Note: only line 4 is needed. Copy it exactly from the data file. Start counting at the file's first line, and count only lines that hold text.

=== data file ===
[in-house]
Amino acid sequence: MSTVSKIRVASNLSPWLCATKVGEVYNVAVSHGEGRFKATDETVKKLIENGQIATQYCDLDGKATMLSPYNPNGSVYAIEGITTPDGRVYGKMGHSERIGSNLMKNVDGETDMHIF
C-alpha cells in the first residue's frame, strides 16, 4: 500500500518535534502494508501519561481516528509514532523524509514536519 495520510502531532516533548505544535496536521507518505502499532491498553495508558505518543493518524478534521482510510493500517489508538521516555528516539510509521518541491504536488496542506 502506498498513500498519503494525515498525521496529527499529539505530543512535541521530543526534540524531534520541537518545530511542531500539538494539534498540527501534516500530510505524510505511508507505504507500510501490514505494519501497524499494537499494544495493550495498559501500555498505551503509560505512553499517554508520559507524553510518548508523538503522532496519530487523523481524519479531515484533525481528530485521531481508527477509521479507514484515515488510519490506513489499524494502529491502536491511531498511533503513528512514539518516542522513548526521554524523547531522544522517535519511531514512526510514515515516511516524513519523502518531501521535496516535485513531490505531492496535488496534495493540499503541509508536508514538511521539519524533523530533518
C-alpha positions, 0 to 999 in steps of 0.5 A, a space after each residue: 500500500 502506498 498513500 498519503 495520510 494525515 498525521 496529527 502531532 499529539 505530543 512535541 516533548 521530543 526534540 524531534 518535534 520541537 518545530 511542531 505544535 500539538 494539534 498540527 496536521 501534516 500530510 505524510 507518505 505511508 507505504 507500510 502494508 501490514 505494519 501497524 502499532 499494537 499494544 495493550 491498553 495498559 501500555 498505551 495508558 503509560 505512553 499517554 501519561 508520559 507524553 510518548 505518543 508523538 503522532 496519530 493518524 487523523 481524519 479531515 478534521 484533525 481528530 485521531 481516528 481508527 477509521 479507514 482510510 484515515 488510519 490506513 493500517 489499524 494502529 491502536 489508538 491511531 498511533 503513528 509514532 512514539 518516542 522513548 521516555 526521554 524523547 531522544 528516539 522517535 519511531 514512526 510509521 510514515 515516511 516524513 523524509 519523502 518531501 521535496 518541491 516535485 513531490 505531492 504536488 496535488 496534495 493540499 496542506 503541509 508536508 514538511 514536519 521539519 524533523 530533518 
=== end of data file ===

C-alpha positions, 0 to 999 in steps of 0.5 A, a space after each residue: 500500500 502506498 498513500 498519503 495520510 494525515 498525521 496529527 502531532 499529539 505530543 512535541 516533548 521530543 526534540 524531534 518535534 520541537 518545530 511542531 505544535 500539538 494539534 498540527 496536521 501534516 500530510 505524510 507518505 505511508 507505504 507500510 502494508 501490514 505494519 501497524 502499532 499494537 499494544 495493550 491498553 495498559 501500555 498505551 495508558 503509560 505512553 499517554 501519561 508520559 507524553 510518548 505518543 508523538 503522532 496519530 493518524 487523523 481524519 479531515 478534521 484533525 481528530 485521531 481516528 481508527 477509521 479507514 482510510 484515515 488510519 490506513 493500517 489499524 494502529 491502536 489508538 491511531 498511533 503513528 509514532 512514539 518516542 522513548 521516555 526521554 524523547 531522544 528516539 522517535 519511531 514512526 510509521 510514515 515516511 516524513 523524509 519523502 518531501 521535496 518541491 516535485 513531490 505531492 504536488 496535488 496534495 493540499 496542506 503541509 508536508 514538511 514536519 521539519 524533523 530533518 